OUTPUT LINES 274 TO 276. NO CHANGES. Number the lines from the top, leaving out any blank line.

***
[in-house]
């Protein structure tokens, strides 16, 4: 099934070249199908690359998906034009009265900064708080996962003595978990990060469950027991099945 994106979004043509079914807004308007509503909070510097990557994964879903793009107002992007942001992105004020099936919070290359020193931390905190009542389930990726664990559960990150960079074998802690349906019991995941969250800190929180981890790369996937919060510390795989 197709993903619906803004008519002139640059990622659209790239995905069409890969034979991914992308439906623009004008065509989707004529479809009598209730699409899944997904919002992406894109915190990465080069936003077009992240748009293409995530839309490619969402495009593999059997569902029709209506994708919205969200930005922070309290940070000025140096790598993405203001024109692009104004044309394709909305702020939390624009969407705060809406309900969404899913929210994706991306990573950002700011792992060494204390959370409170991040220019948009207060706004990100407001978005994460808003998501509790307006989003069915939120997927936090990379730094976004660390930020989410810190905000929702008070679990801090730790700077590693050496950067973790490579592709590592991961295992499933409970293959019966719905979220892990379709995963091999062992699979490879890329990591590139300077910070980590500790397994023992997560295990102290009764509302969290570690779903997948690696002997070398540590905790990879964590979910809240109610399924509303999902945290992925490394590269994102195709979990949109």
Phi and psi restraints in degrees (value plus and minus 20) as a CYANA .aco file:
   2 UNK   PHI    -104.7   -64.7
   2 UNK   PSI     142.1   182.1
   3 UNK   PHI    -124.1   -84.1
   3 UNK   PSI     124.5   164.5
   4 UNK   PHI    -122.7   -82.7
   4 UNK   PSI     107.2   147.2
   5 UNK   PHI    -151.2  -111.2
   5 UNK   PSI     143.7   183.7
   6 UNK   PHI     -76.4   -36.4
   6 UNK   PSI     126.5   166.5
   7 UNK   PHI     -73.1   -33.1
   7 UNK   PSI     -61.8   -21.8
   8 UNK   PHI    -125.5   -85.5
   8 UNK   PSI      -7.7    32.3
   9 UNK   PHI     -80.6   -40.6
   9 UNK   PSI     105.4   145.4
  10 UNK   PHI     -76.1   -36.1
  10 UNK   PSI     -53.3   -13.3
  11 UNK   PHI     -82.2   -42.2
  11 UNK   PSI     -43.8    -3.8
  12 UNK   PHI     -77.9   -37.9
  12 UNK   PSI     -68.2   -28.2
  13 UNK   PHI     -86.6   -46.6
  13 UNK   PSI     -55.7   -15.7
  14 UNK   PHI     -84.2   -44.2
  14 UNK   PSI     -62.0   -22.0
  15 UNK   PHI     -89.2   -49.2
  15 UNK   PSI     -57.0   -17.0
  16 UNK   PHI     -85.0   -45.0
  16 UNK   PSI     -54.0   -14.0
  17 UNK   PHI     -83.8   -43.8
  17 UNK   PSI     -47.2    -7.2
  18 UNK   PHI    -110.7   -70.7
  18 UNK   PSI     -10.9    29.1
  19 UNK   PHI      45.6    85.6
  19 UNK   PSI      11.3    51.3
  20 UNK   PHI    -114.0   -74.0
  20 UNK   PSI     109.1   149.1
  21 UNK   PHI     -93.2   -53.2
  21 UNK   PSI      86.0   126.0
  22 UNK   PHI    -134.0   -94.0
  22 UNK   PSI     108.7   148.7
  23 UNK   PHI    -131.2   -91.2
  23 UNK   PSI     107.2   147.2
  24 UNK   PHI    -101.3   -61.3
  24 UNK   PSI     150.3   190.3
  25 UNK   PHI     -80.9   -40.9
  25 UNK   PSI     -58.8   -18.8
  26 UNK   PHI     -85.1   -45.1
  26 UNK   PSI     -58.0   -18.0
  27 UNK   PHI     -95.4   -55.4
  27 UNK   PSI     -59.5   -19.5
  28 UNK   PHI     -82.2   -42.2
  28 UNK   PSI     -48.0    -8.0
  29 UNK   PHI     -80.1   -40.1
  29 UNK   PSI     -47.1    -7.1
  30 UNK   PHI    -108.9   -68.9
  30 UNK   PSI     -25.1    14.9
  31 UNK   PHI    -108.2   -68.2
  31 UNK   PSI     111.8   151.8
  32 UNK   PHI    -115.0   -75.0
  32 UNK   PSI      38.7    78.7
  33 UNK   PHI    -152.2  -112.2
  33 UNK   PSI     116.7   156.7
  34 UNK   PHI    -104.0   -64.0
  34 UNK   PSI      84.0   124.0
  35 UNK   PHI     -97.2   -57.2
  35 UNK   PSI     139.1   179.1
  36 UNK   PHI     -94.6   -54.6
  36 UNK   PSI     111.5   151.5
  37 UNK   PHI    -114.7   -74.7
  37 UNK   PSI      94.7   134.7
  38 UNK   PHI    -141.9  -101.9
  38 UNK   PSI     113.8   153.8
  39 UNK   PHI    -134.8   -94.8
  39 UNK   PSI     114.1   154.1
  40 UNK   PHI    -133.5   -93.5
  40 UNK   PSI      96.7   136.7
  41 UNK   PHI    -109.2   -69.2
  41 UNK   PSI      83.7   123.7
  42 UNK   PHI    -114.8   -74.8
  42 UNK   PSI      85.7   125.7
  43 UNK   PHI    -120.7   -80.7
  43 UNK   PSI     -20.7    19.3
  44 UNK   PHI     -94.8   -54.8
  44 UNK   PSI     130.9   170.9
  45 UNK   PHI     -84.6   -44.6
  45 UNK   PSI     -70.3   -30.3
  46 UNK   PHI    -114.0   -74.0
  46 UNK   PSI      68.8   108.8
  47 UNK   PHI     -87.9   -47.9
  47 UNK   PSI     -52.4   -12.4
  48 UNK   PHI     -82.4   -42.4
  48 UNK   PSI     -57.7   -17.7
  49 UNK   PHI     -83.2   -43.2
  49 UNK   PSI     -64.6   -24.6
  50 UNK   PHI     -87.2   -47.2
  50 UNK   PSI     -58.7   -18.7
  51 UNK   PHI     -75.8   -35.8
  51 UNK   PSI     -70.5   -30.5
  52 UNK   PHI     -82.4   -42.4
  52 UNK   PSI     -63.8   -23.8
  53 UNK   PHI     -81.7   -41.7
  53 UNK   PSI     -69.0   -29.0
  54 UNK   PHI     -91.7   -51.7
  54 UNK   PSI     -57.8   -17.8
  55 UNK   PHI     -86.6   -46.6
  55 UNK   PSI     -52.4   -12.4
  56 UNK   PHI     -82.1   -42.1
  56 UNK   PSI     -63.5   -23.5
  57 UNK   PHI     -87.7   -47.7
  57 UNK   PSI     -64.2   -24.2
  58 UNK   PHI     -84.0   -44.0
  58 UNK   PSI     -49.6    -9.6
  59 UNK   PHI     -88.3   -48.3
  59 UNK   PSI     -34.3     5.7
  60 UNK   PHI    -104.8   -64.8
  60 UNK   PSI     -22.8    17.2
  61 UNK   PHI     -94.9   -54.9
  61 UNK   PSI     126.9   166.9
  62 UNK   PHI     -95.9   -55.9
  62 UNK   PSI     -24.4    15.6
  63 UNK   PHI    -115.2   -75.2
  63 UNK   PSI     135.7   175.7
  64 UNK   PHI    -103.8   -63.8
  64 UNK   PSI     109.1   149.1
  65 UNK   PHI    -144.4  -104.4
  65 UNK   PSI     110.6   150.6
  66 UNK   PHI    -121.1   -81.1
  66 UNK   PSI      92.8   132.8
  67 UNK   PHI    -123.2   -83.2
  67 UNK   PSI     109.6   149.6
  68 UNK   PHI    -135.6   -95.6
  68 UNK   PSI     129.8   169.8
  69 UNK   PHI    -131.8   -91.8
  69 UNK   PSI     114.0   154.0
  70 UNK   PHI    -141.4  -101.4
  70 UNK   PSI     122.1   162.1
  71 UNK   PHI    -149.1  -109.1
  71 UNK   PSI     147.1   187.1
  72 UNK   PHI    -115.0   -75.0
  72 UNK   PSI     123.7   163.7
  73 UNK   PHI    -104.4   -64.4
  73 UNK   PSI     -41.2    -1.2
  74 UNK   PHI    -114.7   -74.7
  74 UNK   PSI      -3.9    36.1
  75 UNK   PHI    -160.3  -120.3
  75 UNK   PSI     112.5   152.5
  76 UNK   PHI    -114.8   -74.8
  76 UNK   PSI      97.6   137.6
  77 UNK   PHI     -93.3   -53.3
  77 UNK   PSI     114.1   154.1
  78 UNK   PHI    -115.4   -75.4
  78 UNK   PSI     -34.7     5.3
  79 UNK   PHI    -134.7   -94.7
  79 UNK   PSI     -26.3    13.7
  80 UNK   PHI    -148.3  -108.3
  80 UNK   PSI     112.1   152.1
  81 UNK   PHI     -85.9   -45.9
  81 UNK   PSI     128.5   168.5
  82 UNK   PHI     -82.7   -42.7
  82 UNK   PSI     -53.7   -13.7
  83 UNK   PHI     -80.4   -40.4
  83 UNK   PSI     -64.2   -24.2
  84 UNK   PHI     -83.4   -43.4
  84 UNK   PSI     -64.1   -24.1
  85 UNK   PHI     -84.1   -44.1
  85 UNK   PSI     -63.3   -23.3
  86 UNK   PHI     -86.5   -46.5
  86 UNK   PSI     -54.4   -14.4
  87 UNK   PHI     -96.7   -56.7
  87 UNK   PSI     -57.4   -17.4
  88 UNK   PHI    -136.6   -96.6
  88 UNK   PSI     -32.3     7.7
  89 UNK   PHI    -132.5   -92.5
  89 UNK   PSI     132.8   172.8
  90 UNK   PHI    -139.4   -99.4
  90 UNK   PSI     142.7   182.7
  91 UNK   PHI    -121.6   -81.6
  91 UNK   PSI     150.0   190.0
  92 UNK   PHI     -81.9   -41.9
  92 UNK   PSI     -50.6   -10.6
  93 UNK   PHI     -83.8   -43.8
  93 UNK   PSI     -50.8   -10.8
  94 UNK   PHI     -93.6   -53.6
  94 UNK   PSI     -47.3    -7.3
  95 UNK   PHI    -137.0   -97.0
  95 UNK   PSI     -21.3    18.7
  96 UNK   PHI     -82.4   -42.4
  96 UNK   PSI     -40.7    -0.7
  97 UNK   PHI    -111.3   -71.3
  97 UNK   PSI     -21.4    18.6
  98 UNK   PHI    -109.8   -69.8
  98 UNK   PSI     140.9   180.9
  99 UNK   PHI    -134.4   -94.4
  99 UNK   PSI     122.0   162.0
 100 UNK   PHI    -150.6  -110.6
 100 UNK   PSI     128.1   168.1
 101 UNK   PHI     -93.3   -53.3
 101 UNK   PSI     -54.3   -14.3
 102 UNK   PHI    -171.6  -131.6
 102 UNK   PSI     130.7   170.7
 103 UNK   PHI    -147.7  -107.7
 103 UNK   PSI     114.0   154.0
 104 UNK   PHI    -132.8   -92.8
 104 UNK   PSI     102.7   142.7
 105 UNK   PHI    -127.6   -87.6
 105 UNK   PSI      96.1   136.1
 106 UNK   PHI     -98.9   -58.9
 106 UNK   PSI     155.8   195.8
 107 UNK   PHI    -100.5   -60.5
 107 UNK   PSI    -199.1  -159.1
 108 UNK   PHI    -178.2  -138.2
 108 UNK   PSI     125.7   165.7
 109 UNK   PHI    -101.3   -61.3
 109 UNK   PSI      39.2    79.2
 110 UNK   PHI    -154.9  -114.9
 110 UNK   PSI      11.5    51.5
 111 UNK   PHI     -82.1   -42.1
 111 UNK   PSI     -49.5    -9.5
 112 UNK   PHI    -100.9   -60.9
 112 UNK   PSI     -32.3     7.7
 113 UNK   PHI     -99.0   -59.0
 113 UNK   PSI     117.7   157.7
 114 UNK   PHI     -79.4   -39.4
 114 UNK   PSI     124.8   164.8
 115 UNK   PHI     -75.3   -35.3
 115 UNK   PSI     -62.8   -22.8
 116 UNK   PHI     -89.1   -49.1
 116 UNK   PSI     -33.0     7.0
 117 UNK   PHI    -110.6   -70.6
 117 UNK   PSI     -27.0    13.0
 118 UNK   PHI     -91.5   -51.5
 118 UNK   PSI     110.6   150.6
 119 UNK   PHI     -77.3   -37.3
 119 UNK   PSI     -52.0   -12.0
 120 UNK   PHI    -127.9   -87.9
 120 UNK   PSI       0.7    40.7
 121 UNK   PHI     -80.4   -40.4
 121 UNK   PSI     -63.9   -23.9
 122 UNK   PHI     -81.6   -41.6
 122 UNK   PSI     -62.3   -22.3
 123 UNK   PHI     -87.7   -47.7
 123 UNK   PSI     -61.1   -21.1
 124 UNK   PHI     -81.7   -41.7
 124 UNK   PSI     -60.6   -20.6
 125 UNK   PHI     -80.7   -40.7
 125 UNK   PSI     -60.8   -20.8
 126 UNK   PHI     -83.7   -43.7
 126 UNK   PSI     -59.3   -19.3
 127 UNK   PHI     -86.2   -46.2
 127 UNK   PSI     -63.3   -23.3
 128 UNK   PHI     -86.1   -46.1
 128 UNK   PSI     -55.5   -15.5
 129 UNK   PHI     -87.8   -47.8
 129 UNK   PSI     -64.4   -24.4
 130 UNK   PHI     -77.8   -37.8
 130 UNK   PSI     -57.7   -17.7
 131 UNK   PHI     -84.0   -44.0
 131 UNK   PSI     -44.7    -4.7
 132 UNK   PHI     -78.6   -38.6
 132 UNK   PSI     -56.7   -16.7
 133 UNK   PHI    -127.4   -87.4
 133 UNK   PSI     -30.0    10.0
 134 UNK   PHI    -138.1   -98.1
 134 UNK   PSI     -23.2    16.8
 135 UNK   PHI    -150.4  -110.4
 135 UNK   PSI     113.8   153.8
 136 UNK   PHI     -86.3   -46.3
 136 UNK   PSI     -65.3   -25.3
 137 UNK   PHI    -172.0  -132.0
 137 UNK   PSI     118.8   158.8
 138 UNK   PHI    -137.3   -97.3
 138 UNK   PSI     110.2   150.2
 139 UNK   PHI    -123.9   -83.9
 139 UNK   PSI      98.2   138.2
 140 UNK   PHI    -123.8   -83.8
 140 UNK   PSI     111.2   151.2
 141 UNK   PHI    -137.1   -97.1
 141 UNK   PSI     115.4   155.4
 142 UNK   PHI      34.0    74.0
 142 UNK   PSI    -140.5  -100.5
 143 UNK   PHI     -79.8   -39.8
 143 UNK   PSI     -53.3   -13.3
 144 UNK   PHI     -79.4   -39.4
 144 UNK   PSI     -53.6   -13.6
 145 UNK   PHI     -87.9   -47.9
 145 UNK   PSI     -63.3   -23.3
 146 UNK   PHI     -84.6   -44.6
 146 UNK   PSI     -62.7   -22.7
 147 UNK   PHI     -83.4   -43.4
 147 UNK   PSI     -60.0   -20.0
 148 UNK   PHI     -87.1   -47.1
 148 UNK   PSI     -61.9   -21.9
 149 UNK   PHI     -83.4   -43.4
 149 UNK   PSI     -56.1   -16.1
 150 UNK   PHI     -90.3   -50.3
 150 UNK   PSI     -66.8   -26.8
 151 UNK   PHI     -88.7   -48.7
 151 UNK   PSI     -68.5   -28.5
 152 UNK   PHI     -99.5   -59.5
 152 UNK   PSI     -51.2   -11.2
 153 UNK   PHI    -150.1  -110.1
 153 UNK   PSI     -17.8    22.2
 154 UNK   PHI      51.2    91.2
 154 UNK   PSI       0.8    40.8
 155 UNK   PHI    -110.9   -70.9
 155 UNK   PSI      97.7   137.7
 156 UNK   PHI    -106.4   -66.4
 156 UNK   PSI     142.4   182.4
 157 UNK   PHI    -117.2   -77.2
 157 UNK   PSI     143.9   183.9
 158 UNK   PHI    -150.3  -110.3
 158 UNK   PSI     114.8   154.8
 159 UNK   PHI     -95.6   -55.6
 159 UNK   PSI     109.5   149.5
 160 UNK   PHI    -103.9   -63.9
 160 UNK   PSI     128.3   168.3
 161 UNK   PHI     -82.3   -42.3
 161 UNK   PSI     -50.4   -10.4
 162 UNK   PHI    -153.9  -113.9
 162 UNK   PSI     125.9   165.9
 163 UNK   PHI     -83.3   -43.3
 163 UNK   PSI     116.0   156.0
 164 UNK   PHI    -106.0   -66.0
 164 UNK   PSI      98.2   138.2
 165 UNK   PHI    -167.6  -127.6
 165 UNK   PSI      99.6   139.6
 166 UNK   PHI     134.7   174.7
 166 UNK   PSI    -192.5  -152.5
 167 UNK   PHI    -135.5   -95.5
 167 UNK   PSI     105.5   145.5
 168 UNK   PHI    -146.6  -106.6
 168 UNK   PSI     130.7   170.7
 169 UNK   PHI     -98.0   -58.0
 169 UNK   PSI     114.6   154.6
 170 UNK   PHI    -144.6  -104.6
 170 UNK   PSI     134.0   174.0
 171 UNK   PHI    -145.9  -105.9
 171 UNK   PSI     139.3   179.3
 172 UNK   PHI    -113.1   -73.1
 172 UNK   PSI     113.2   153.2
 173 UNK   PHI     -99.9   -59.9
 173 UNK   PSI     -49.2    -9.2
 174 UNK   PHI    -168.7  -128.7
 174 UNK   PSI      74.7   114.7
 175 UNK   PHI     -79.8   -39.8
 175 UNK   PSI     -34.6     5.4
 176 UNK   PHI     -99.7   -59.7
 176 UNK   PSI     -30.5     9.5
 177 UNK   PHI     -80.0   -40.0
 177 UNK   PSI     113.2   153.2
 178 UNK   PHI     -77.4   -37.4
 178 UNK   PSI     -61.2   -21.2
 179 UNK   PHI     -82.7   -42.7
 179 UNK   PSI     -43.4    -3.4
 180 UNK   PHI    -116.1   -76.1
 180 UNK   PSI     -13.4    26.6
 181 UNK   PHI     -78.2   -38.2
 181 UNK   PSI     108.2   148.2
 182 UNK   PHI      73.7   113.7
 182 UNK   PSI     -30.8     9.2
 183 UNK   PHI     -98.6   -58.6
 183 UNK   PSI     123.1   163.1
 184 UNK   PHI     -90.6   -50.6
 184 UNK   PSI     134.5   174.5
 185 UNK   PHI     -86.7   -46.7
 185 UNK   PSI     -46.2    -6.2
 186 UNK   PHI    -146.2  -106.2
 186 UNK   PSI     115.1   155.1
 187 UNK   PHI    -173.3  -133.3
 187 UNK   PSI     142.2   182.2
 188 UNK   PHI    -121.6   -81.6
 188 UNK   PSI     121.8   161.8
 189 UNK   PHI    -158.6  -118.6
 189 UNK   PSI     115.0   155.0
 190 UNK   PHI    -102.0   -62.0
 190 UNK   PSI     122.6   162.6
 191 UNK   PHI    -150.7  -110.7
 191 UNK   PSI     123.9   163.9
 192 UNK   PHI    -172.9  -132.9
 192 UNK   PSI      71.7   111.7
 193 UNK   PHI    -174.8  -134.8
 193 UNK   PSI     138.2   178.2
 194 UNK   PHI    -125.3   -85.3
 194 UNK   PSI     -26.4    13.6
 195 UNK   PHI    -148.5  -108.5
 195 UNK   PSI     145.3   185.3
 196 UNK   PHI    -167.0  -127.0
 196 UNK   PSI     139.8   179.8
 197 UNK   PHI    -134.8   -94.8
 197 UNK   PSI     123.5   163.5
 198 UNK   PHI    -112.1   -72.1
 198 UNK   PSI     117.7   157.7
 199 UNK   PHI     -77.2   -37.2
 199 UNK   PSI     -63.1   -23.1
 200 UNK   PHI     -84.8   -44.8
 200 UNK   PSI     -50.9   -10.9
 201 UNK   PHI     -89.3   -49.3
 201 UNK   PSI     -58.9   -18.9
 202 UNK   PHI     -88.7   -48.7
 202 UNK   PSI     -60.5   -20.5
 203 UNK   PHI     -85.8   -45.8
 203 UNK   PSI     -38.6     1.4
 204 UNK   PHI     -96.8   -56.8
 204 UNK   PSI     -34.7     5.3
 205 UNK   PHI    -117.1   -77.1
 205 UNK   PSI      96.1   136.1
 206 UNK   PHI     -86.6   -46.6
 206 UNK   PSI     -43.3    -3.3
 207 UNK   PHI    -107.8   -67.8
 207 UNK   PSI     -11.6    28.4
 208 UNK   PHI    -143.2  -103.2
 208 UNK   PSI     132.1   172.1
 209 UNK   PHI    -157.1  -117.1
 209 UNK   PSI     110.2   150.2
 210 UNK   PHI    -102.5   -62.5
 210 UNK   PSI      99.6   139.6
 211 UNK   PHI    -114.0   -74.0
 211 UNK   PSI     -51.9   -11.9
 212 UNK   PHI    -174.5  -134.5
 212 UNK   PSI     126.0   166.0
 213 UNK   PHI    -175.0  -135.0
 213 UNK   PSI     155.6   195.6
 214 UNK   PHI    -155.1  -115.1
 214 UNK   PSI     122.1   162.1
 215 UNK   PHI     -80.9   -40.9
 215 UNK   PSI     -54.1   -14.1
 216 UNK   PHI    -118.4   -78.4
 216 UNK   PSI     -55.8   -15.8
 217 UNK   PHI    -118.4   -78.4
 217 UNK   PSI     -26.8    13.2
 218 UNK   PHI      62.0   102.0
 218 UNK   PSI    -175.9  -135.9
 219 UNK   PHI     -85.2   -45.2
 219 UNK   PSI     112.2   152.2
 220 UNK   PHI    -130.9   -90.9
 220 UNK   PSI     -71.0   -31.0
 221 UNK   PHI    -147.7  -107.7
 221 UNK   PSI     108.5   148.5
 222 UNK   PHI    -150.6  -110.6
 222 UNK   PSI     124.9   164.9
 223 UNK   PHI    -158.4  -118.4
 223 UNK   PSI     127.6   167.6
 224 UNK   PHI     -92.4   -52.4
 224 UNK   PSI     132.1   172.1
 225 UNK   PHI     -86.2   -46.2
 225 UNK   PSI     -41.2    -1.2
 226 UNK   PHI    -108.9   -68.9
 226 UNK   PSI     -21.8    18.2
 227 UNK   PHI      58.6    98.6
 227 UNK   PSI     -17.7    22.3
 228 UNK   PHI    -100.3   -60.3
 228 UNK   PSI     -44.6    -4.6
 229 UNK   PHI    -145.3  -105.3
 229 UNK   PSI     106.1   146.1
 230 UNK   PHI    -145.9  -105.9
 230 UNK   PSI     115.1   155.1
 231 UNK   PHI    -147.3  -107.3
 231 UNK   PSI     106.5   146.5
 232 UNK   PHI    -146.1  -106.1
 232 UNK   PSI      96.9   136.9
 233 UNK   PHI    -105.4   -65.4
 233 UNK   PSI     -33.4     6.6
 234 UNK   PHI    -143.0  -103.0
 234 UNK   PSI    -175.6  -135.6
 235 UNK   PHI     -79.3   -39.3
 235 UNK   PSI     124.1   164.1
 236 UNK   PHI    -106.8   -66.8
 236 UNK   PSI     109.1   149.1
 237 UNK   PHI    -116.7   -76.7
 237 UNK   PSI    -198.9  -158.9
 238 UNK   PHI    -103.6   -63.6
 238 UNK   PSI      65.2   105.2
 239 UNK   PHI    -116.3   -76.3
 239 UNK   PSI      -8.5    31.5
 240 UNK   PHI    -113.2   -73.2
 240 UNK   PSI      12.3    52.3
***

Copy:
 137 UNK   PHI    -172.0  -132.0
 137 UNK   PSI     118.8   158.8
 138 UNK   PHI    -137.3   -97.3